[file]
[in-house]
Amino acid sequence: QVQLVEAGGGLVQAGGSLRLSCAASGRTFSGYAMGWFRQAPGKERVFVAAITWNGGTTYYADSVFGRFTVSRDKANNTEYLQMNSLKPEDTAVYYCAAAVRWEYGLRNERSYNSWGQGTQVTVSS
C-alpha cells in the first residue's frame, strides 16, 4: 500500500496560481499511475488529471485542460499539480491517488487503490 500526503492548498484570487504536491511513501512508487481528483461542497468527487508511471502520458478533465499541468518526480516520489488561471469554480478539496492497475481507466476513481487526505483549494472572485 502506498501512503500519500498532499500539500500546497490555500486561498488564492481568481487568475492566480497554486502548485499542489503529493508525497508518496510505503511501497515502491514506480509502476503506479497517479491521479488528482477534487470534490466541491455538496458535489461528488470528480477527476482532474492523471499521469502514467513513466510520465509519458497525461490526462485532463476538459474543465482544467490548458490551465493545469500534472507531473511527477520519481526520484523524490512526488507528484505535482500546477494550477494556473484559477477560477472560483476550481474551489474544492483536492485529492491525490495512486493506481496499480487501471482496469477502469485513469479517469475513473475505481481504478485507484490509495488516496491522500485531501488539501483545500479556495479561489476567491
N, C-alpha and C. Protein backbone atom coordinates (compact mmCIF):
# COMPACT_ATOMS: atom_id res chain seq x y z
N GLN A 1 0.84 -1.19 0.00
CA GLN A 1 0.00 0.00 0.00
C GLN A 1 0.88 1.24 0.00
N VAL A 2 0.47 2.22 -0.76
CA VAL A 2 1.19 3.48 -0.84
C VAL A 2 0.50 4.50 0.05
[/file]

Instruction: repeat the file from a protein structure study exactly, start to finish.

[in-house]
Amino acid sequence: QVQLVEAGGGLVQAGGSLRLSCAASGRTFSGYAMGWFRQAPGKERVFVAAITWNGGTTYYADSVFGRFTVSRDKANNTEYLQMNSLKPEDTAVYYCAAAVRWEYGLRNERSYNSWGQGTQVTVSS
C-alpha cells in the first residue's frame, strides 16, 4: 500500500496560481499511475488529471485542460499539480491517488487503490 500526503492548498484570487504536491511513501512508487481528483461542497468527487508511471502520458478533465499541468518526480516520489488561471469554480478539496492497475481507466476513481487526505483549494472572485 502506498501512503500519500498532499500539500500546497490555500486561498488564492481568481487568475492566480497554486502548485499542489503529493508525497508518496510505503511501497515502491514506480509502476503506479497517479491521479488528482477534487470534490466541491455538496458535489461528488470528480477527476482532474492523471499521469502514467513513466510520465509519458497525461490526462485532463476538459474543465482544467490548458490551465493545469500534472507531473511527477520519481526520484523524490512526488507528484505535482500546477494550477494556473484559477477560477472560483476550481474551489474544492483536492485529492491525490495512486493506481496499480487501471482496469477502469485513469479517469475513473475505481481504478485507484490509495488516496491522500485531501488539501483545500479556495479561489476567491
N, C-alpha and C. Protein backbone atom coordinates (compact mmCIF):
# COMPACT_ATOMS: atom_id res chain seq x y z
N GLN A 1 0.84 -1.19 0.00
CA GLN A 1 0.00 0.00 0.00
C GLN A 1 0.88 1.24 0.00
N VAL A 2 0.47 2.22 -0.76
CA VAL A 2 1.19 3.48 -0.84
C VAL A 2 0.50 4.50 0.05